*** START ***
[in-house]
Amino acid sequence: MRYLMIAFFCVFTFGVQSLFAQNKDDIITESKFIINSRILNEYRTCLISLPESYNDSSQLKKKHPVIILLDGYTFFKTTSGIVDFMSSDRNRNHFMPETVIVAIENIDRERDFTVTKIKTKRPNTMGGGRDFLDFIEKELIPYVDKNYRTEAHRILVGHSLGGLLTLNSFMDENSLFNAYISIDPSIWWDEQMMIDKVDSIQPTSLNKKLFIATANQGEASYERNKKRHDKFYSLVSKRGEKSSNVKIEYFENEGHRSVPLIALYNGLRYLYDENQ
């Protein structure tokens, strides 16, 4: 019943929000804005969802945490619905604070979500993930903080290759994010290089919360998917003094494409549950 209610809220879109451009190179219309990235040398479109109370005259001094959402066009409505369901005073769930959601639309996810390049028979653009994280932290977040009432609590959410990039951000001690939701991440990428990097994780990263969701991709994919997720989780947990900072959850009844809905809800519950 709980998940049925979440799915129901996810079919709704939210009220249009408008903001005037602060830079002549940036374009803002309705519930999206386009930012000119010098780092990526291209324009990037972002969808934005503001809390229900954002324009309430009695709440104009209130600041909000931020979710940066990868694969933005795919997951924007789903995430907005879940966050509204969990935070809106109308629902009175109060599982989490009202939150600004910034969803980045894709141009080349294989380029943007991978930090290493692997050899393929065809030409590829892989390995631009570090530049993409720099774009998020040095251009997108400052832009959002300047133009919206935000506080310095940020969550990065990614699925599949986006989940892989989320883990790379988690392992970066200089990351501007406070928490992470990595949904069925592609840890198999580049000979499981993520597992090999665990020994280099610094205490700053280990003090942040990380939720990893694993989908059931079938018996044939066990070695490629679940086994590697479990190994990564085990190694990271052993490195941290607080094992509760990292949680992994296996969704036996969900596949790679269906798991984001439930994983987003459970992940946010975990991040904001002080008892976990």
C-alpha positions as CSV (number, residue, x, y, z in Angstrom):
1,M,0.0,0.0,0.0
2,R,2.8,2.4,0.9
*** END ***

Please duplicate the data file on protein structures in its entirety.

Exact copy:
[in-house]
Amino acid sequence: MRYLMIAFFCVFTFGVQSLFAQNKDDIITESKFIINSRILNEYRTCLISLPESYNDSSQLKKKHPVIILLDGYTFFKTTSGIVDFMSSDRNRNHFMPETVIVAIENIDRERDFTVTKIKTKRPNTMGGGRDFLDFIEKELIPYVDKNYRTEAHRILVGHSLGGLLTLNSFMDENSLFNAYISIDPSIWWDEQMMIDKVDSIQPTSLNKKLFIATANQGEASYERNKKRHDKFYSLVSKRGEKSSNVKIEYFENEGHRSVPLIALYNGLRYLYDENQ
């Protein structure tokens, strides 16, 4: 019943929000804005969802945490619905604070979500993930903080290759994010290089919360998917003094494409549950 209610809220879109451009190179219309990235040398479109109370005259001094959402066009409505369901005073769930959601639309996810390049028979653009994280932290977040009432609590959410990039951000001690939701991440990428990097994780990263969701991709994919997720989780947990900072959850009844809905809800519950 709980998940049925979440799915129901996810079919709704939210009220249009408008903001005037602060830079002549940036374009803002309705519930999206386009930012000119010098780092990526291209324009990037972002969808934005503001809390229900954002324009309430009695709440104009209130600041909000931020979710940066990868694969933005795919997951924007789903995430907005879940966050509204969990935070809106109308629902009175109060599982989490009202939150600004910034969803980045894709141009080349294989380029943007991978930090290493692997050899393929065809030409590829892989390995631009570090530049993409720099774009998020040095251009997108400052832009959002300047133009919206935000506080310095940020969550990065990614699925599949986006989940892989989320883990790379988690392992970066200089990351501007406070928490992470990595949904069925592609840890198999580049000979499981993520597992090999665990020994280099610094205490700053280990003090942040990380939720990893694993989908059931079938018996044939066990070695490629679940086994590697479990190994990564085990190694990271052993490195941290607080094992509760990292949680992994296996969704036996969900596949790679269906798991984001439930994983987003459970992940946010975990991040904001002080008892976990």
C-alpha positions as CSV (number, residue, x, y, z in Angstrom):
1,M,0.0,0.0,0.0
2,R,2.8,2.4,0.9